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This article is based on a physical round table " We need a quantum step in cybersecurity” organised by Akamai and Pointury on October 20, 2022. We met with top CIO's and CISO's in restaurant Michel in Groot-Bijgaarden to share experiences and insights about cybersecurity.

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We need a quantum step in the way our society organises cybersecurity or we will be at the mercy of criminals who use digitalisation to blend traditional activities with cybercrime so as to be grow their lucrative business even faster. To initiate the debate, we invited Eddy Willems, internationally recognised cyber security expert, keynote speaker and author. He is a board member of 3 security industry organisations, EICAR, AVAR and LSEC. Several CERTs, press agencies, print and online publications and broadcasting media, for example CNN, use his advice regularly.

Eddy Willems Aids

We all have our war stories when it comes to cybersecurity. Eddy’s first war story dates from 1989 when he received a floppy disk, titled "AIDS Information Introductory Diskette". It was created by Dr. Joseph L. Popp, given as a freebee at the WHO conference in 1989 and distributed via PC World Magazine to 20.000 readers. It turned out to be the first ransomware. It caused a lot of damage.  Years of AIDS research got lost. Fortunately Eddy was able to decrypt his hard disk in less than 15 minutes. That was the start of his career as cybersecurity expert and resulted in his first media experience.

Eddy on VTM

Now, 33 years later, malware and specifically ransomware is a bigger problem than ever. Some interesting statistics. More than 80% of all attacks are originated from Russia and in more than 60% of the cases companies pay ransom despite strong recommendations to not do so. This makes cybercrime a very lucrative business. Paying ransom might even be funding Russia’s terrorist regime. Only in 90% of the cases when ransomware was paid, a decryption key was obtained. This has been going on for a couple of years and has slightly decreased in 2022. The question rises if this is silence before the storm. Is Russia planning a massive attack at a later date? Eddy does not think so. Yet if they do, it will be in combination with other acts of their hybrid war.

In this context the top tasks for cybersecurity teams are preventing malware, identifying vulnerabilities, preventing phishing attacks and taking corrective and protective measures. Notice that ransomware is a small part of malware. Some cyberattacks in Ukraine and other places were executed to cause damage without a possibility to pay ransomware to recuperate the data. The purpose of the malware attacks was to simply block critical infrastructure.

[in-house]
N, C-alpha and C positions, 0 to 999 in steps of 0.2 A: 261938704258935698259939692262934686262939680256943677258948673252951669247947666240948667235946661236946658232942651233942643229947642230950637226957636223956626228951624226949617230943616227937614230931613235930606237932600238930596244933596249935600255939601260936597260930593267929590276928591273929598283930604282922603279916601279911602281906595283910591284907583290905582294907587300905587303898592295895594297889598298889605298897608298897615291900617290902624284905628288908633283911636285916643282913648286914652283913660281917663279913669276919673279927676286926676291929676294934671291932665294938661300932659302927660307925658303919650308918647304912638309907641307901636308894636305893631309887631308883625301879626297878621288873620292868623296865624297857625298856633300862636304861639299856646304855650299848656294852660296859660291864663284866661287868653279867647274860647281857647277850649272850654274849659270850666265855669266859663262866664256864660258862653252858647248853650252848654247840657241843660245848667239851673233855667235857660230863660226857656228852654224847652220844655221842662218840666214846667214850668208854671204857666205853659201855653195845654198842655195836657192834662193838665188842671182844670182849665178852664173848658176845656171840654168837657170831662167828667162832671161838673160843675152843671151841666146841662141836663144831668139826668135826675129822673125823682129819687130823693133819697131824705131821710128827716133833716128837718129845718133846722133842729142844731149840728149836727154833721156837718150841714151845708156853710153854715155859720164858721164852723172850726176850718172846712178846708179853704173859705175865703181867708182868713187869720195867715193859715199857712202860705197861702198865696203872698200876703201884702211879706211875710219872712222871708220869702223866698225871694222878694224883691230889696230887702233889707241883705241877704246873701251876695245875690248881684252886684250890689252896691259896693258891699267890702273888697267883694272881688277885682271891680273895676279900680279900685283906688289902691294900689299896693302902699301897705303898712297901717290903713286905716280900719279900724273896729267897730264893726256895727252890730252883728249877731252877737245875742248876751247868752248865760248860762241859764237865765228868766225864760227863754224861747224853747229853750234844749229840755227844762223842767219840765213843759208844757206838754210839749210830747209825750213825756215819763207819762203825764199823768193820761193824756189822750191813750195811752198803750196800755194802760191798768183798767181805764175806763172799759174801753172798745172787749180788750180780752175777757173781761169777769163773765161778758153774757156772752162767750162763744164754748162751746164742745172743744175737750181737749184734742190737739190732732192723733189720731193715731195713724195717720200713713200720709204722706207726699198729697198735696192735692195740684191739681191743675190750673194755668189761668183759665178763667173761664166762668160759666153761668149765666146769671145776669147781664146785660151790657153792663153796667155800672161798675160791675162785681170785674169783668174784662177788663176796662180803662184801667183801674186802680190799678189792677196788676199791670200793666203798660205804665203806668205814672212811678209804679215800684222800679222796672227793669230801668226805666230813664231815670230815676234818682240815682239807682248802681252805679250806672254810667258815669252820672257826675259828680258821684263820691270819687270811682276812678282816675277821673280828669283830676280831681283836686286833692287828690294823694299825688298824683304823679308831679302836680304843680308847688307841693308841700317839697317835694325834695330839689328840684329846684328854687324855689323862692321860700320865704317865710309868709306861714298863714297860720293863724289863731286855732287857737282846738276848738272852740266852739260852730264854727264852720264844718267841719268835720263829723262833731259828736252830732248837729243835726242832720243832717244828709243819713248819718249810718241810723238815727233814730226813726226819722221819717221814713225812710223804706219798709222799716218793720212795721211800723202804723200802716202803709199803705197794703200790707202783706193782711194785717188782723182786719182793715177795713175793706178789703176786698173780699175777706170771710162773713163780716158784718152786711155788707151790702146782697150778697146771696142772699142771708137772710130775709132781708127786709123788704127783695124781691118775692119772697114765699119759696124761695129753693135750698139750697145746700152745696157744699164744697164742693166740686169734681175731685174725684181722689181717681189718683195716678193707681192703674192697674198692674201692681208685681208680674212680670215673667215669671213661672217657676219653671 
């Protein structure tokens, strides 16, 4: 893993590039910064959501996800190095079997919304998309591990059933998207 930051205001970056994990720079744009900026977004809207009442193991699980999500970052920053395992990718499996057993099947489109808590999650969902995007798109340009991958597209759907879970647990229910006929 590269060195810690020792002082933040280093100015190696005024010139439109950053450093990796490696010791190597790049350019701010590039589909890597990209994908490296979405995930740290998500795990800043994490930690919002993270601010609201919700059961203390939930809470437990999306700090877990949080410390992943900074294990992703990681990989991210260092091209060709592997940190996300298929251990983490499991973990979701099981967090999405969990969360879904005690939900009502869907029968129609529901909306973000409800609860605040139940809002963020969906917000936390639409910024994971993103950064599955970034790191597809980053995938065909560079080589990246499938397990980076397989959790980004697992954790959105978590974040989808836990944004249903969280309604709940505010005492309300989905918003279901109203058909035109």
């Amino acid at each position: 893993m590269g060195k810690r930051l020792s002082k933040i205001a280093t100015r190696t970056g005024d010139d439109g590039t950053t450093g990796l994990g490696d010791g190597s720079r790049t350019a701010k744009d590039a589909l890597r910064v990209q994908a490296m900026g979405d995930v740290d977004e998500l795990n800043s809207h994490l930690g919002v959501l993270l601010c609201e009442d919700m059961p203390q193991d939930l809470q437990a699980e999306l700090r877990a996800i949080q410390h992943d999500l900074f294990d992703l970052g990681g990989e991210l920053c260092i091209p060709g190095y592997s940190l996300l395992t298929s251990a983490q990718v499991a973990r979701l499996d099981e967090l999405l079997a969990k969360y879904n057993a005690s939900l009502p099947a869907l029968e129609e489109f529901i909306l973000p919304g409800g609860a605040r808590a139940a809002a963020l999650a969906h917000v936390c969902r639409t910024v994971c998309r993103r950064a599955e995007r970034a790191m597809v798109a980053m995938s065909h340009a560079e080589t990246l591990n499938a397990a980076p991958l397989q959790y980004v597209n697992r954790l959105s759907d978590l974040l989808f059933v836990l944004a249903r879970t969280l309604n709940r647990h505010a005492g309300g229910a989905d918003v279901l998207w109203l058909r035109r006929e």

worlds biggest data breaches.

Usually, the start of a malware attacks is unconsciousness behaviour by curious and naïve users. Even the worlds biggest data breaches (see image above) started with a human error. People still click on attachments of phishing emails. Other vulnerabilities causing ransomware infections are poor user practices, maybe due to lack of training, weak passwords and access management, multi-factor authentication fatigue, clickbait, visiting malicious websites, stolen credentials and lack of budget for cybersecurity solutions due to lack of executive buy-in.


In his book “Cyberdanger” Eddy explains that the cybersecurity problem is always a combination of a technology factor (malware) and a human factor (unconscious behaviour). 


It is not only the user who can make such mistakes. Also administrators make mistakes. Do all administrators patch their servers? Have all companies implemented multifactor authentication? In the future administrators will also need to check software bill of materials (SBOM) to check what components are included that could be a vulnerability or a strength of the software package.


Mobile devices are easy targets of malware, in particular as most people did not install cybersecurity software on their mobile devices. The situation on iPhones is particular as Apple does not even allow cybersecurity SW to be installed on its devices. 

The most common mobile malware attacks include viruses, worms, mobile bots, mobile phishing attacks, ransomware, spyware and Trojans. Some mobile malware combines more than one type of attack. Mobile viruses are adapted for the cellular environment and designed to spread from one vulnerable phone to another.

Conclusion is that humans are the weak link and need to be trained to act in the right way on their PC's and mobile devices. Also administrators need to be trained in cybersecurity. And investments in cybersecurity need to be increased in most organisations.

One last advise from Eddy is to have a memory aid to remind you of the importance of cybersecurity. He kept the floppy disk of the first ransomware attack in a frame in his living room as a reminder. 

Eddy Willems Aids floppy disk

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